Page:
As bone-chilling Arctic winds descend on Ontario and plunge Toronto into a deep freeze, warm Arizona breezes are wafting into Alberta, where the mercury is set to crack double-digits by the middle of the week.
The stark contrast between Central Canada and the Prairies is just the latest in a pattern of strange winter weather, in which temperatures have veered up and down, Christmas looked more like Easter and snow has sometimes been replaced by rain.
“It’s almost as if nature can’t decide what to give us,” Environment Canada climatologist David Phillips said. “There’s a yo-yo back and forth.”
Temperatures in Montreal plunged to -14 Monday night and were set to stay at that level Tuesday, when Torontonians woke up to a freezing city, with a wind chill that made it feel as cold as -26.
An extreme cold weather alert is in effect in that city, where outreach workers are patrolling the streets and encouraging homeless people to seek refuge. Shelters have added space for an extra 172 people, and the city is offering free transit tokens to help get people to them.
To the north and west, the cold air caused the Great Lakes to produce snow and whipped up flurries in London and Barrie Monday.
While it was an inconvenience for some, the white powder was a blessing for winter sports enthusiasts. By late afternoon, the ski hill at Blue Mountain, 130 kilometres from Toronto, reported a base snow pack of 50 centimetres, a jump of 10 to 20 from last week.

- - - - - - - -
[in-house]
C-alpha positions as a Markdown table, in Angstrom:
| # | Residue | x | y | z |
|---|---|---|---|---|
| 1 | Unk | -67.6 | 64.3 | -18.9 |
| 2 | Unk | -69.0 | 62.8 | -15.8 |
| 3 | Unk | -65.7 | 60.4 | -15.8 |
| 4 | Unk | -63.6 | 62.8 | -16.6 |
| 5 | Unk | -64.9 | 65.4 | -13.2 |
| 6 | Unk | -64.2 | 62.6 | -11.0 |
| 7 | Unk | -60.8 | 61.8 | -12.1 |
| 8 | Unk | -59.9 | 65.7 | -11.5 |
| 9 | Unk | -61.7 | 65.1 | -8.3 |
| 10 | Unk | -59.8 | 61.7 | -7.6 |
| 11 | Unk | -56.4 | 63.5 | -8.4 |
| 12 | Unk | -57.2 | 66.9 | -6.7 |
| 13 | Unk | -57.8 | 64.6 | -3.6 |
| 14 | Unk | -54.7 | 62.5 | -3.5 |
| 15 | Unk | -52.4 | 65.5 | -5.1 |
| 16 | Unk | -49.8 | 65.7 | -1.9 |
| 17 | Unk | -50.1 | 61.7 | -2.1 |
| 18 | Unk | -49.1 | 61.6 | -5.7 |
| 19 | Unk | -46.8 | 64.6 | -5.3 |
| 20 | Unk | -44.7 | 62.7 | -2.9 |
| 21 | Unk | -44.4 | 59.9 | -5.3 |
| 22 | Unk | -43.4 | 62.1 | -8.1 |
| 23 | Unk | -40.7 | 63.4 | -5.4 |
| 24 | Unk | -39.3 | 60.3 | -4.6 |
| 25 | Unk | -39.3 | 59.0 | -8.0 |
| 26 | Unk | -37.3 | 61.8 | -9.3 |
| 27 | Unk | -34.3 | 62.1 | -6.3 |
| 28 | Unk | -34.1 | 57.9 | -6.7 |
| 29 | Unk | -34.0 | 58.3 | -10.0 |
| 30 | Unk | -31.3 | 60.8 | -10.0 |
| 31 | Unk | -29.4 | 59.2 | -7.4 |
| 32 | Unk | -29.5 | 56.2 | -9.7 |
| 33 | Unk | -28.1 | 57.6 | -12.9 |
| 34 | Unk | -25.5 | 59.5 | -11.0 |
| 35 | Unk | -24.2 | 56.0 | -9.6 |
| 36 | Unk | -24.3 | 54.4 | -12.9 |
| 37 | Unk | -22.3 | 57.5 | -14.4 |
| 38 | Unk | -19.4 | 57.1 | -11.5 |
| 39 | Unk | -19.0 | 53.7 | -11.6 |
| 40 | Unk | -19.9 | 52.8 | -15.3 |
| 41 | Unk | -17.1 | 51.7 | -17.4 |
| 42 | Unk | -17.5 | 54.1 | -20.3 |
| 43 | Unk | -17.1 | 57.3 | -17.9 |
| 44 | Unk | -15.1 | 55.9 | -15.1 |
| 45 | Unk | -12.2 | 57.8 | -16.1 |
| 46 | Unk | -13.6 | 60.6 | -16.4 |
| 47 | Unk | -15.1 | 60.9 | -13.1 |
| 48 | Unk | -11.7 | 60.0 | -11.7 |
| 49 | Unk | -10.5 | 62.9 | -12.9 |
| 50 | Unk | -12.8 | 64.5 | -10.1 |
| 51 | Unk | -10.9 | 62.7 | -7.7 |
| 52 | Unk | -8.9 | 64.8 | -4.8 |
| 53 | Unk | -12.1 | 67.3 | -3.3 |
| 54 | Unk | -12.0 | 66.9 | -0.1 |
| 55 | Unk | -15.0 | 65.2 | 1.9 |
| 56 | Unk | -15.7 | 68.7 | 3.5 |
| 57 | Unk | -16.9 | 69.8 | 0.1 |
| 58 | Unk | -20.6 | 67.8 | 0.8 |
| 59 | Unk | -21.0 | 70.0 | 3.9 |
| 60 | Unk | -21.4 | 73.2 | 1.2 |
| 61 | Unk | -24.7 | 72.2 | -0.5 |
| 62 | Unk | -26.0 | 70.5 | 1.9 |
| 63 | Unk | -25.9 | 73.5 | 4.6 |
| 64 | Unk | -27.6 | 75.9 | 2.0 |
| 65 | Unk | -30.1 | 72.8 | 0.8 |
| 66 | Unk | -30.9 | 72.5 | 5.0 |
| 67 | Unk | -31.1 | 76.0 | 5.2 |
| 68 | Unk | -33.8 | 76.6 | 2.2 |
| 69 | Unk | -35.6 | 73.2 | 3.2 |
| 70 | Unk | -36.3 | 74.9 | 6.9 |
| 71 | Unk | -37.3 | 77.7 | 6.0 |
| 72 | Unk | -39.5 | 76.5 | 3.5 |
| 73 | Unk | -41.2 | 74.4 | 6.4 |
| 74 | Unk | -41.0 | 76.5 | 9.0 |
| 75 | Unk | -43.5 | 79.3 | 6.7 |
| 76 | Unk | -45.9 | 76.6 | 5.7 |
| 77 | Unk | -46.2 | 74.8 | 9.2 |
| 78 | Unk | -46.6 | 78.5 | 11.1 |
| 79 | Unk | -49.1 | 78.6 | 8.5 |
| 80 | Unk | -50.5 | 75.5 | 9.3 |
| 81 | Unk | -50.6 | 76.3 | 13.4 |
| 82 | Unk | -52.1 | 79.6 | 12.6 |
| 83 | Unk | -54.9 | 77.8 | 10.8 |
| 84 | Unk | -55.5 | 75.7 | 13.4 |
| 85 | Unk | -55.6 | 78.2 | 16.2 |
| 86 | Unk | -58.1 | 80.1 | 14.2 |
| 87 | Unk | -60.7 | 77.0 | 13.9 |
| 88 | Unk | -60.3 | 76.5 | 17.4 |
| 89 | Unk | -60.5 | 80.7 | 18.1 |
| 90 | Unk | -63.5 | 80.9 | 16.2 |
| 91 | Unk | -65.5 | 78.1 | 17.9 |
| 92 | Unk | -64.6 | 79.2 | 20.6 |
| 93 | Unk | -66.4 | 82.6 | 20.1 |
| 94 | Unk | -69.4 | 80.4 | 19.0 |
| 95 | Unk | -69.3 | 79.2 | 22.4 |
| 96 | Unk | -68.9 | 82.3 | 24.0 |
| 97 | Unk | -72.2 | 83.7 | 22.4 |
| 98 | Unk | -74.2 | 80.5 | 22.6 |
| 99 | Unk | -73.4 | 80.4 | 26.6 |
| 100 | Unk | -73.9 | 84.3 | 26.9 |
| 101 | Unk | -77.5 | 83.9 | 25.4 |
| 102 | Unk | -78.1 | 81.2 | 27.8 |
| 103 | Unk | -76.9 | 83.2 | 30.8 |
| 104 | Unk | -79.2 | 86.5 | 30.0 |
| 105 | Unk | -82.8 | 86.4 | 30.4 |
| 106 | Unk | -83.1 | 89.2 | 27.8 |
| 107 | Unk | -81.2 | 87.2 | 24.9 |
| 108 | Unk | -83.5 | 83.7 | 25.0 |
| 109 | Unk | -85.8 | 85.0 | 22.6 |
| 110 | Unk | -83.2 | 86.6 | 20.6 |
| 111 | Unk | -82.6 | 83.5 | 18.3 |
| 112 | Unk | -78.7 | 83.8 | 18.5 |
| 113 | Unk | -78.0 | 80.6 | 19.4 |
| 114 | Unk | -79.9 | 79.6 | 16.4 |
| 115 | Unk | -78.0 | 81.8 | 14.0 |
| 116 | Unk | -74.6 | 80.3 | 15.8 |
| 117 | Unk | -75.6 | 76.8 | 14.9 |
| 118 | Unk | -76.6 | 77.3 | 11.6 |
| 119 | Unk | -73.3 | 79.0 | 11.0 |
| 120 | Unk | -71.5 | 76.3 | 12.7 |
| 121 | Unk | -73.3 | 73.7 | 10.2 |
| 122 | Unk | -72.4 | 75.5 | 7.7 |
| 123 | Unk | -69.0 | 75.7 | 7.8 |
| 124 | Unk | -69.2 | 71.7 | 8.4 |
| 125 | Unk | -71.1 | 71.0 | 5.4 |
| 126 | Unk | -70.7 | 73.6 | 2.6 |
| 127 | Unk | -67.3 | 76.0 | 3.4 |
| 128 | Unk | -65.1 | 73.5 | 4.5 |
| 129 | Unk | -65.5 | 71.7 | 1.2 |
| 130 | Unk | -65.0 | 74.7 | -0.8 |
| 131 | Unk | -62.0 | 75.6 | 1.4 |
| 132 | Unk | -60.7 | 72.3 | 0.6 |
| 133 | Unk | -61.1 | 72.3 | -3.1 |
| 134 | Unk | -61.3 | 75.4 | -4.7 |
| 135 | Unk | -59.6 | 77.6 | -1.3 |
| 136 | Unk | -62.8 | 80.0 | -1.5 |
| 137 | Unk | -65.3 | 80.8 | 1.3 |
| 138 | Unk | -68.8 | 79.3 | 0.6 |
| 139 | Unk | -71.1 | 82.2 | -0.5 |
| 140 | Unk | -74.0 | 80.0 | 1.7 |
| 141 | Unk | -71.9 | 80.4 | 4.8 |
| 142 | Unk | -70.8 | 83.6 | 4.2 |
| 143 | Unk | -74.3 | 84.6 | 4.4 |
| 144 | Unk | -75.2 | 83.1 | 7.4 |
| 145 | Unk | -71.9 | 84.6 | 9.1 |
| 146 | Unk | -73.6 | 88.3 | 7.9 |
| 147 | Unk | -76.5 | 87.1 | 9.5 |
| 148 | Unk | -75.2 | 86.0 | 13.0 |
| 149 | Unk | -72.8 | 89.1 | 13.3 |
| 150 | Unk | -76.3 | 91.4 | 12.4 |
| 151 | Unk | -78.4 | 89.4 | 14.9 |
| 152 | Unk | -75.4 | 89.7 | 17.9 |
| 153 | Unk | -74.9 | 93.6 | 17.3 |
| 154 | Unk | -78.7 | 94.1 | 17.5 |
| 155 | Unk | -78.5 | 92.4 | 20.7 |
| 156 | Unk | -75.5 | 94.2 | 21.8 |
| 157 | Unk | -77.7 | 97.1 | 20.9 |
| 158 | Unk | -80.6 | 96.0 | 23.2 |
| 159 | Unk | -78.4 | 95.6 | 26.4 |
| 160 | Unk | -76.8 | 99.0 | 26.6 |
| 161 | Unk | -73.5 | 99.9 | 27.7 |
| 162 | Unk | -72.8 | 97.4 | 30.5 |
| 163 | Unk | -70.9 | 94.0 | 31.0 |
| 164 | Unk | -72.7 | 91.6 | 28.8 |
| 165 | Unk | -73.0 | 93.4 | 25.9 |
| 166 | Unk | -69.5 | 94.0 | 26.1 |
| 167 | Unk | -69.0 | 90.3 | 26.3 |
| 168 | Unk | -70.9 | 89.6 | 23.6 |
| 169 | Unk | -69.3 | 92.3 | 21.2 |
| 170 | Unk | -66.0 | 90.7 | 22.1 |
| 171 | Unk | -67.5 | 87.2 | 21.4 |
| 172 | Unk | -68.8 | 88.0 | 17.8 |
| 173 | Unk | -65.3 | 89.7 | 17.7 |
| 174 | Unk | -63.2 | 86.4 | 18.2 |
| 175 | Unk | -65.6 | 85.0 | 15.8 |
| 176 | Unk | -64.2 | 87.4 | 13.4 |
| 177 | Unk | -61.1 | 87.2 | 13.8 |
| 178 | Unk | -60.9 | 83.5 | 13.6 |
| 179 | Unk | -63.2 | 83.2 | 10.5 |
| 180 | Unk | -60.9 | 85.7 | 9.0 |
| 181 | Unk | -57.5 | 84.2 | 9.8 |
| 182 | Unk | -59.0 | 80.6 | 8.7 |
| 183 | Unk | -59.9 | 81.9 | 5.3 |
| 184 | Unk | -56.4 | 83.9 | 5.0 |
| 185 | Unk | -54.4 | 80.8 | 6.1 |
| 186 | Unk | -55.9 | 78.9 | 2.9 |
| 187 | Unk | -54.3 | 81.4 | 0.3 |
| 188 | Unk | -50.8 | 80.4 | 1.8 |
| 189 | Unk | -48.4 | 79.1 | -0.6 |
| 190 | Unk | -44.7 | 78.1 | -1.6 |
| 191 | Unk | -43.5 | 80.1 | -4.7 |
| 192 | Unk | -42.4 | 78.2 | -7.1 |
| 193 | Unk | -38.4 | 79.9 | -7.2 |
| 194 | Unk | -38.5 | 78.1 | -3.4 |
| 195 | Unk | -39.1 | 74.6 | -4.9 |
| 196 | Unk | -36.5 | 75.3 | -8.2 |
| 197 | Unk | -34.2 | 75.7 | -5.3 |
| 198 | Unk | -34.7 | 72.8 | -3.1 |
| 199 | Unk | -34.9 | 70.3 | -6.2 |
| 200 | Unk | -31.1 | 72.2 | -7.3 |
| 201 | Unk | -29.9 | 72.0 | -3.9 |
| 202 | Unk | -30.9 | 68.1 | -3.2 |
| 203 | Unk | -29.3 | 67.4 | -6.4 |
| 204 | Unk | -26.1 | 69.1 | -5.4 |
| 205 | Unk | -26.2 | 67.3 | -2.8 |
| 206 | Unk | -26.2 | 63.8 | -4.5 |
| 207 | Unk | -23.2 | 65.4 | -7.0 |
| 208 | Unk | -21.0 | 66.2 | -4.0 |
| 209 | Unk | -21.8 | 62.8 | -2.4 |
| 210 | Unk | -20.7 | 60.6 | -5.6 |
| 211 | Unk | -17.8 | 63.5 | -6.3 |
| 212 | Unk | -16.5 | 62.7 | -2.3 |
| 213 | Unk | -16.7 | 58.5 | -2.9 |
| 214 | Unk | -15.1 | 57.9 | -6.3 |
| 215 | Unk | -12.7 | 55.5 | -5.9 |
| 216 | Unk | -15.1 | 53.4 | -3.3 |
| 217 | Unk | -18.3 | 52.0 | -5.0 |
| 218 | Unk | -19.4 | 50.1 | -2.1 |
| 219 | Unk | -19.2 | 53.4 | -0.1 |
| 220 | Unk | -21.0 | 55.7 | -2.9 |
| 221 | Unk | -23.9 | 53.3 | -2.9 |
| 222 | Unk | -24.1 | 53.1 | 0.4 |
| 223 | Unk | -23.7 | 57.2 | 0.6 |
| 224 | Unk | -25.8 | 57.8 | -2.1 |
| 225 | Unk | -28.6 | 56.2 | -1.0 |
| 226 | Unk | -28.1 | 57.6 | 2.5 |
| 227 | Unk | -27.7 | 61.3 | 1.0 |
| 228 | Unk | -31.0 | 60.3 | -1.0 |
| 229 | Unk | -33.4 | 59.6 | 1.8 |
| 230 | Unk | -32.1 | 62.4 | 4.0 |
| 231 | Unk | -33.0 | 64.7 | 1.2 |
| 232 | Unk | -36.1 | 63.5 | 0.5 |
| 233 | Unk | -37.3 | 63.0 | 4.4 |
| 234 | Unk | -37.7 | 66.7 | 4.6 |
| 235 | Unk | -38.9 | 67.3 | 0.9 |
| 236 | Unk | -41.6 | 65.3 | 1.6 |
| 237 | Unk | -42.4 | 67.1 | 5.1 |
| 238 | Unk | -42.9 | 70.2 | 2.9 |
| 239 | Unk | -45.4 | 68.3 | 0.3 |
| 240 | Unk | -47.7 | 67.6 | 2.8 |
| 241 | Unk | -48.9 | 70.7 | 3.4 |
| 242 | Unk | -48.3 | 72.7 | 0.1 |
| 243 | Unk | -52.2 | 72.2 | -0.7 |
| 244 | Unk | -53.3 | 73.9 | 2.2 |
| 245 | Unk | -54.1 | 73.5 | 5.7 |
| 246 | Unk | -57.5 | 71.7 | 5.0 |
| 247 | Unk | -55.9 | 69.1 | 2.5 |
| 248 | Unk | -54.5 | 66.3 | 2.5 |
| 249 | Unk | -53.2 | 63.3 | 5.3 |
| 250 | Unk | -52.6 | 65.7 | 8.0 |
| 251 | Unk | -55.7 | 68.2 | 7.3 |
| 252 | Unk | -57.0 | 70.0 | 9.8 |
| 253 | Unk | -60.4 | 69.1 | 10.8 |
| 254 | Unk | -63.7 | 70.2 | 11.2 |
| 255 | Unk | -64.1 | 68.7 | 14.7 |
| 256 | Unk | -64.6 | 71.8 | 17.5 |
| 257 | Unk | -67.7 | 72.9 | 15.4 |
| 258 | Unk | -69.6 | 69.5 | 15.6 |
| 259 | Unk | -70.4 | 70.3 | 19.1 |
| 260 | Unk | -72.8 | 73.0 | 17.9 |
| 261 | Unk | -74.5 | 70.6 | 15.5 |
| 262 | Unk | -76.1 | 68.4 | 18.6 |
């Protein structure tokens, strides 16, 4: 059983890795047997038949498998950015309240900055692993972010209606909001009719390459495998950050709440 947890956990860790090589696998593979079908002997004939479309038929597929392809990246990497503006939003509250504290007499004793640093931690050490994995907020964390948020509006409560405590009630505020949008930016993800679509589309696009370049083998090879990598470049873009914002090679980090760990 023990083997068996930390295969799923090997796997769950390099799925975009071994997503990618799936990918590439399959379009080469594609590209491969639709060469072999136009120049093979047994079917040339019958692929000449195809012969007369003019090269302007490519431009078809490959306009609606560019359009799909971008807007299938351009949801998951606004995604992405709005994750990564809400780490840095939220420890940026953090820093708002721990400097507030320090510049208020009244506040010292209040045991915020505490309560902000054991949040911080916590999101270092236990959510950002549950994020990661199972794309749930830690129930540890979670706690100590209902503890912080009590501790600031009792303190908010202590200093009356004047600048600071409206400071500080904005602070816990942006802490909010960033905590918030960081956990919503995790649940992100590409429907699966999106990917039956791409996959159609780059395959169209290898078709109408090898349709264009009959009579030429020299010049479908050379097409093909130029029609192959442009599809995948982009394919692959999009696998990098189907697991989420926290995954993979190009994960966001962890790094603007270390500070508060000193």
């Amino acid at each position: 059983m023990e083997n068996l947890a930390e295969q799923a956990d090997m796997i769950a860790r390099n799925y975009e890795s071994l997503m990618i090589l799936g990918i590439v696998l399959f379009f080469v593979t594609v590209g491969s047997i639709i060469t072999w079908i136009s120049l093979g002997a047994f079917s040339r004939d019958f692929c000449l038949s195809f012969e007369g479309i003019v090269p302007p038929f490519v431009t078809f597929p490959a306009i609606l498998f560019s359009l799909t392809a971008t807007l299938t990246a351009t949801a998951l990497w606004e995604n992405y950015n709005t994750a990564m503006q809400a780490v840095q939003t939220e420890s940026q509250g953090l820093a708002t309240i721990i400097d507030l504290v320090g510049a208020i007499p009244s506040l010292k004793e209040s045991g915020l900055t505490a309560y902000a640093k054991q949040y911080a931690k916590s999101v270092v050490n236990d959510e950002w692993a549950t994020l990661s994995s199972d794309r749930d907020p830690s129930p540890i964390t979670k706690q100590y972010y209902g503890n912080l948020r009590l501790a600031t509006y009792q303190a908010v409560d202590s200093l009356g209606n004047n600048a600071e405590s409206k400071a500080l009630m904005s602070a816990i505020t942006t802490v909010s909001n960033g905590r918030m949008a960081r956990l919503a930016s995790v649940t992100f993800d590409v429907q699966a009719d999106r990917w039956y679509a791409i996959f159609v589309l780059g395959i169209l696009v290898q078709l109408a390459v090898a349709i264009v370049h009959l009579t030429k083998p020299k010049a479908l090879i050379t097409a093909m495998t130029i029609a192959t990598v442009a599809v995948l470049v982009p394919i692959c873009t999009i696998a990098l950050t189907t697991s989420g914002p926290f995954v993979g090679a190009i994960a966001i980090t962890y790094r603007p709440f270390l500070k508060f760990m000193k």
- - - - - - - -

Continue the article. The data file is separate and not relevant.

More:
Residents of the Prairies, however, won’t have much need for snow to enjoy some outdoor recreation this week, as temperatures are set to climb above 5 degrees across the region. If Winnipeg reaches 6 degrees Thursday, as it is currently forecast, the city will be 18 degrees above its usual January temperature. Calgary, meanwhile, may even see a high of 13 on Wednesday.
The West Coast will be similarly mild, with Vancouver set for several days of high single digits during the daytime. The forecast for the East is somewhat less pleasant, with the mercury dancing around the freezing mark and a mix of rain and snow forecast throughout the week in Halifax.
But Ontarians and Quebeckers can take solace in one thing: The fickle weather means their brethren in the rest of the country won’t be razzing them for long. In Montreal, for instance, the temperature is expected to make a 13-point climb to hit 2 degrees on Saturday.
That day, Winnipeg will be down to -17.